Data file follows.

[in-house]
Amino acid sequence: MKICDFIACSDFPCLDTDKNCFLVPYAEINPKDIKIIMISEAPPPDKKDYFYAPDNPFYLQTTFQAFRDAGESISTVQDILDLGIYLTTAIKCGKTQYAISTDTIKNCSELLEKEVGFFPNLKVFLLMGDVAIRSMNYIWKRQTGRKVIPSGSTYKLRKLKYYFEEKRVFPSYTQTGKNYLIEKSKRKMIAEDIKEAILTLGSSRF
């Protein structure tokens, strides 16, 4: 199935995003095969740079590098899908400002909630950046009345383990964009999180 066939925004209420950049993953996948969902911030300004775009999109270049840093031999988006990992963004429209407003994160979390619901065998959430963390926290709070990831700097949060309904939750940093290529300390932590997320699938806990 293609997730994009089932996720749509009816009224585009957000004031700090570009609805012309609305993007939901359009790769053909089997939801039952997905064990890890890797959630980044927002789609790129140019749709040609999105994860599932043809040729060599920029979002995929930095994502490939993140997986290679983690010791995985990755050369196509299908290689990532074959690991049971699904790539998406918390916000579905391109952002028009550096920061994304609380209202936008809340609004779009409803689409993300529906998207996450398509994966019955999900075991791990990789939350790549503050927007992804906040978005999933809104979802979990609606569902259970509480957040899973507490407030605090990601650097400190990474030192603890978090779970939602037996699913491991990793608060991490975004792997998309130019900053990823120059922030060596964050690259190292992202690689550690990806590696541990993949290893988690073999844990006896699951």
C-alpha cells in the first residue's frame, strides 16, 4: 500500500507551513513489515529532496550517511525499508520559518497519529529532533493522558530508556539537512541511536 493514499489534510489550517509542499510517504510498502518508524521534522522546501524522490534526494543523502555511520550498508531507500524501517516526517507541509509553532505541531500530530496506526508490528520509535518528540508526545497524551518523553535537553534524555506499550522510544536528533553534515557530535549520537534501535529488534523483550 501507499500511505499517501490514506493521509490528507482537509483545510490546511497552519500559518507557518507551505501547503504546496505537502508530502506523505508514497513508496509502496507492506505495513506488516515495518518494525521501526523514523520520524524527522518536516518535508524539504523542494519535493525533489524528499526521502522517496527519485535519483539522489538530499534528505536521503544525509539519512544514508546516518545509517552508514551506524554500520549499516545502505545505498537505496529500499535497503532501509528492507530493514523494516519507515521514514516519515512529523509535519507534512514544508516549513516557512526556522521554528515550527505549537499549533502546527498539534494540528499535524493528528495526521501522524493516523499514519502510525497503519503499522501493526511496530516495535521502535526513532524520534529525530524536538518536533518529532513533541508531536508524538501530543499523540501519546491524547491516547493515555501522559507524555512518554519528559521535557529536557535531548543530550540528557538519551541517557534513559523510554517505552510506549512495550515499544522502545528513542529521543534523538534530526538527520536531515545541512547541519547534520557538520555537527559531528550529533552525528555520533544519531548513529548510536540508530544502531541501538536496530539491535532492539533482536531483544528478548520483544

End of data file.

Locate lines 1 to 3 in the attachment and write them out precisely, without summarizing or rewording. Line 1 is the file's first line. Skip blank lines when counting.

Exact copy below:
[in-house]
Amino acid sequence: MKICDFIACSDFPCLDTDKNCFLVPYAEINPKDIKIIMISEAPPPDKKDYFYAPDNPFYLQTTFQAFRDAGESISTVQDILDLGIYLTTAIKCGKTQYAISTDTIKNCSELLEKEVGFFPNLKVFLLMGDVAIRSMNYIWKRQTGRKVIPSGSTYKLRKLKYYFEEKRVFPSYTQTGKNYLIEKSKRKMIAEDIKEAILTLGSSRF
């Protein structure tokens, strides 16, 4: 199935995003095969740079590098899908400002909630950046009345383990964009999180 066939925004209420950049993953996948969902911030300004775009999109270049840093031999988006990992963004429209407003994160979390619901065998959430963390926290709070990831700097949060309904939750940093290529300390932590997320699938806990 293609997730994009089932996720749509009816009224585009957000004031700090570009609805012309609305993007939901359009790769053909089997939801039952997905064990890890890797959630980044927002789609790129140019749709040609999105994860599932043809040729060599920029979002995929930095994502490939993140997986290679983690010791995985990755050369196509299908290689990532074959690991049971699904790539998406918390916000579905391109952002028009550096920061994304609380209202936008809340609004779009409803689409993300529906998207996450398509994966019955999900075991791990990789939350790549503050927007992804906040978005999933809104979802979990609606569902259970509480957040899973507490407030605090990601650097400190990474030192603890978090779970939602037996699913491991990793608060991490975004792997998309130019900053990823120059922030060596964050690259190292992202690689550690990806590696541990993949290893988690073999844990006896699951």